Papaya and Coconut Maki Rolls

by Dr. Hennie Fisher

Dried fruit leather is an old South African tradition – like most cultures, made in order to preserve excess fruit for later use. Papaya fruit leather is easy and simple to make. However, made at home without any preservatives, the colour does deepen a little over time. As we live in times where the food system gives us access to papayas year-round, it is probably no longer necessary to make fruit leather for the sparse months but one can make it when you need it. However, often fruits are somewhat cheaper when in season so one could make fruit leather to keep for later.

Maki or makiushi (also sometimes referred to as California rolls) are in most instances a cylinder of rice wrapped in nori. In fact, these papaya and coconut makis should rather be referred to as hosomaki, which is the correct name for a maki made with a single ingredient (in this case papaya) wrapped in rice and nori. But here we have gone totally rogue – this little after dinner coffee snack has nothing to do with sushi aside from looking like a maki roll. The nori is replaced by papaya leather, the fish replaced by fresh papaya and the sushi rice is replaced by coconut ice. Apart from making the papaya leather beforehand, these are simple healthy snacks that would make anyone smile. Toasting some of the coconut provides additional taste and depth. Please feel free to toast all of it, in which case the coconut ice will be less white and traditional, but with a much deeper, more intense flavour.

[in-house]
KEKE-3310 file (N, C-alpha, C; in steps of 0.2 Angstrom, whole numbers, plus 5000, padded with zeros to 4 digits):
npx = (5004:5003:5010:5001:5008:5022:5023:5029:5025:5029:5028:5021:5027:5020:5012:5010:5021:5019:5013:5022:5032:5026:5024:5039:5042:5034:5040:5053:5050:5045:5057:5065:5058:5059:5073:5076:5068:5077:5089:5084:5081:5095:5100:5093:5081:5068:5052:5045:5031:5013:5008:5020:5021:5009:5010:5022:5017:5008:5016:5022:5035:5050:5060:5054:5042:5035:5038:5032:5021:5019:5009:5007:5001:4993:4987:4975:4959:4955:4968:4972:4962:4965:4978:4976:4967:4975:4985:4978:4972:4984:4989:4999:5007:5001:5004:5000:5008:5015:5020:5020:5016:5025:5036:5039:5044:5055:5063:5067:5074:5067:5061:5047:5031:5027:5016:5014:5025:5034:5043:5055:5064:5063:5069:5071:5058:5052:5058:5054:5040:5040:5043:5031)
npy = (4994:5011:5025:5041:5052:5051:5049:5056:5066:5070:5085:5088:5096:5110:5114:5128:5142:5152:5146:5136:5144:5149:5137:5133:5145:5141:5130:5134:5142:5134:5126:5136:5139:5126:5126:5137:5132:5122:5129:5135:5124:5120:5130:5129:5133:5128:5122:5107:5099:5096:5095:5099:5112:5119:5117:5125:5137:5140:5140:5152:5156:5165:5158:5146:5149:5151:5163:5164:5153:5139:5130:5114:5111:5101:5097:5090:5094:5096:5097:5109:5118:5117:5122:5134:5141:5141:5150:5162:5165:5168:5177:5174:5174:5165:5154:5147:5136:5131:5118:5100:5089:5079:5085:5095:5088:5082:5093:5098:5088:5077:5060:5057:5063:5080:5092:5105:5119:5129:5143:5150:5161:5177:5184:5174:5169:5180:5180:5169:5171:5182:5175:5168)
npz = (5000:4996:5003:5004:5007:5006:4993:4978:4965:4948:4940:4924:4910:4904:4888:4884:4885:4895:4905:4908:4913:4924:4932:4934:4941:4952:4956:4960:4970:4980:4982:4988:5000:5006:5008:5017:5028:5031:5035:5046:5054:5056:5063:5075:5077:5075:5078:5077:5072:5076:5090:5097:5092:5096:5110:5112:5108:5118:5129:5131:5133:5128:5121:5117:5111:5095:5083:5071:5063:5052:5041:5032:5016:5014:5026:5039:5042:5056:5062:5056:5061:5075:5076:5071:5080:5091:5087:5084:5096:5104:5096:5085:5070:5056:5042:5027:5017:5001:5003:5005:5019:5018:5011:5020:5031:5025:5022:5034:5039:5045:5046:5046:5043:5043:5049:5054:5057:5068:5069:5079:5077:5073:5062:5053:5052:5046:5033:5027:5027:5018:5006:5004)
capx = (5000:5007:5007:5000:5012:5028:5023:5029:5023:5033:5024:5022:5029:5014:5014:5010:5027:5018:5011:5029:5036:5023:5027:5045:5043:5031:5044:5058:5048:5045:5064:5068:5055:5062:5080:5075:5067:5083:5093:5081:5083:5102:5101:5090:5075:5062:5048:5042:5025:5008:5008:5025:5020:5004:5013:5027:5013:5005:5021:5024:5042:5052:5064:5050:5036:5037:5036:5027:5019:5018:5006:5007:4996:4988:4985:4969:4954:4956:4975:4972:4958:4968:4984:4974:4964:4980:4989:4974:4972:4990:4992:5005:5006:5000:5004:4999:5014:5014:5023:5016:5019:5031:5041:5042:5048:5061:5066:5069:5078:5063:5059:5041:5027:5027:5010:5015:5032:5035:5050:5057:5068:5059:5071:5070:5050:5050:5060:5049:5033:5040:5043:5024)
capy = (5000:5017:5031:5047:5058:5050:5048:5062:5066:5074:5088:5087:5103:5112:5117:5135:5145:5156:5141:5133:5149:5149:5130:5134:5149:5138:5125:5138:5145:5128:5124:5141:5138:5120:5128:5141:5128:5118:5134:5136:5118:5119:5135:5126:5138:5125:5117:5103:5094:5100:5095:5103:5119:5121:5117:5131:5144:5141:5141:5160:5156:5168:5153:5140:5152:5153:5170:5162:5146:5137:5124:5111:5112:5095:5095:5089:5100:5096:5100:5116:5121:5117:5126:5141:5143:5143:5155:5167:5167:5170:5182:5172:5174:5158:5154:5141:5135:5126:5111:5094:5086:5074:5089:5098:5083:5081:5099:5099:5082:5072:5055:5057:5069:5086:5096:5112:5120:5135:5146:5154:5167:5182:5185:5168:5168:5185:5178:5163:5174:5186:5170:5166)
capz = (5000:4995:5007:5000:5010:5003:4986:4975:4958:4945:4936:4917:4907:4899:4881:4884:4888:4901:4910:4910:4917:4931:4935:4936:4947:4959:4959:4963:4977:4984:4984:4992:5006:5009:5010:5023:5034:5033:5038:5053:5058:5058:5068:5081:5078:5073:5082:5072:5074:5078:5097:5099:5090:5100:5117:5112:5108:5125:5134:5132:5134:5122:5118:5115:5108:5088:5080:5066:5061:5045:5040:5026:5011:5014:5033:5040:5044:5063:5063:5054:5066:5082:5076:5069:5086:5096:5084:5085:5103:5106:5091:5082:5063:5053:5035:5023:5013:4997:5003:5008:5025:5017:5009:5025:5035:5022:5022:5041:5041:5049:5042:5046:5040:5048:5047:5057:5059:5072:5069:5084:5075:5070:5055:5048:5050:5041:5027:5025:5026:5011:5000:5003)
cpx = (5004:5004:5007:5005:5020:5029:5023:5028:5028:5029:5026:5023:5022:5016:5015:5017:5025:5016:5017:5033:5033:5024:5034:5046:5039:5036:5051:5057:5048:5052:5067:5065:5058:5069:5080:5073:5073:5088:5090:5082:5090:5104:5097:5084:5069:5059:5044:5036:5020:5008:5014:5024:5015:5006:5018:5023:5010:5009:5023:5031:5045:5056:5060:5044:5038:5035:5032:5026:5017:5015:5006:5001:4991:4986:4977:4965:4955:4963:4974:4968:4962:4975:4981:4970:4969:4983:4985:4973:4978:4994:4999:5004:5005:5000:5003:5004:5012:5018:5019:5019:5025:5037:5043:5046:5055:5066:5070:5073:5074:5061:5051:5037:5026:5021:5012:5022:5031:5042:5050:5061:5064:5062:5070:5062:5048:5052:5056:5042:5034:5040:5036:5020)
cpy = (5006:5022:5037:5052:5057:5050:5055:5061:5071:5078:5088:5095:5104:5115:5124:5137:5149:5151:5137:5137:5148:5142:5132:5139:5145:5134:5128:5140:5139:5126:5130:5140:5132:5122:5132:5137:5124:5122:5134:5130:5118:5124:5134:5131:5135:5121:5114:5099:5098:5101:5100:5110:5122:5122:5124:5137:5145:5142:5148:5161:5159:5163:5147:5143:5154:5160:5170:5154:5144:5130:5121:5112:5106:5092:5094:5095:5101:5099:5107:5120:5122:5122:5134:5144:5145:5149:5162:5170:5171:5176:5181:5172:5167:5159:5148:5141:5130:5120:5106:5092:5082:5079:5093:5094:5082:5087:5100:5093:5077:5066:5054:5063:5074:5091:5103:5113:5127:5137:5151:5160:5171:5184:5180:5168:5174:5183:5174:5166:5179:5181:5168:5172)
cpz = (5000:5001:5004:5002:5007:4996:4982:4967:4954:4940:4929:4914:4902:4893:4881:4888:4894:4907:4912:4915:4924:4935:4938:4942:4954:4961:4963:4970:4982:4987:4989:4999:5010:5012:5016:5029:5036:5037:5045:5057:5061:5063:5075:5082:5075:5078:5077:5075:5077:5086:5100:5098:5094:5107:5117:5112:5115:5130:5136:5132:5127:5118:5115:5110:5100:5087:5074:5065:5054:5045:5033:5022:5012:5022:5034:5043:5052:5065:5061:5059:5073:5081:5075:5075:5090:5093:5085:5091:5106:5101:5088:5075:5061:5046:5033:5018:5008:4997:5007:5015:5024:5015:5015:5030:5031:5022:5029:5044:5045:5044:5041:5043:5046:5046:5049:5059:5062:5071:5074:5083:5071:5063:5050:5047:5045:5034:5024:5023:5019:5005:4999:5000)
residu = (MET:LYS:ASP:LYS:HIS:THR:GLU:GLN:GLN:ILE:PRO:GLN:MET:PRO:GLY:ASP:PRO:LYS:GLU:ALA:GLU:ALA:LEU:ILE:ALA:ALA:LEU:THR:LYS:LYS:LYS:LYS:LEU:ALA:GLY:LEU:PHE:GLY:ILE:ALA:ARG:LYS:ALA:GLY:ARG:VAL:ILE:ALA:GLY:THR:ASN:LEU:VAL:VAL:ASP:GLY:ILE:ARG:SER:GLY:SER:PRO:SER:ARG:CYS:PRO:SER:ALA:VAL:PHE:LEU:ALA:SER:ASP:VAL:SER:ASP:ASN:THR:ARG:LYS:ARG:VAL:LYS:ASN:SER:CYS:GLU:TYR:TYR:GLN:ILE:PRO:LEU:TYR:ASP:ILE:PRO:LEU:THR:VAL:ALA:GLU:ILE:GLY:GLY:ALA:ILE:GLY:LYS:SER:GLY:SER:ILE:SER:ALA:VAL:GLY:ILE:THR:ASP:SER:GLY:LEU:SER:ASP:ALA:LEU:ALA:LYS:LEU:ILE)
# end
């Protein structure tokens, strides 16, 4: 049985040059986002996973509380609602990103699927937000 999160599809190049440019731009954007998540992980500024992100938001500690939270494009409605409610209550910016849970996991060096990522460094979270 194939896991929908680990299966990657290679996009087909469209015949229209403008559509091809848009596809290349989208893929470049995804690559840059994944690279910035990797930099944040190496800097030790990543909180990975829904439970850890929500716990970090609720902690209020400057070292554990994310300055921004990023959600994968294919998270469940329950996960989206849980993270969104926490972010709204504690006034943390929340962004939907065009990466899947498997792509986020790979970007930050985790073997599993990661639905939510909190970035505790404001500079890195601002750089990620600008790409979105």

Ingredients for around 16 maki rolls:

  • 2 ripe papayas for the papaya leather
  • ½ firm ripe but not soft papaya, peeled, seeds removed and cut into 1 cm x 1 cm strips
  • 40 g desiccated coconut, dry toasted
  • 80 g desiccated coconut
  • 130 g condensed milk


For the papaya leather, drain the pulp of one or two ripe liquidized papayas in a sieve lined with muslin over two days. Thereafter whisk it up and then spread the pulp evenly over two silicone mats and dry at 80°C in the oven for two or three hours until the leather easily pulls away from the silicone mats.

Mix together the two types of coconut and condensed milk. Cut the papaya leather to resemble two or three 15 cm squares. Layer some coconut ice over the square, pressing it down to form an even layer around 1 cm thick. Leave a little open edge on one side of the square and place a line of fresh papaya sticks down the coconut ice on the opposite edge. Roll the sushi from the side with the line of papaya sticks. When you get to the end, lightly brush the open edge of papaya leather with some water so that that thin strip of papaya will adhere to the rolled-up part. Compress the sushi roll into a neat even roll. Use a piece of parchment paper or plastic wrap to help with the rolling process. Slice the papaya sushi into 2 cm thick slices with an extremely sharp knife, applying a firm definite cut – avoid squashing your maki roll out of shape.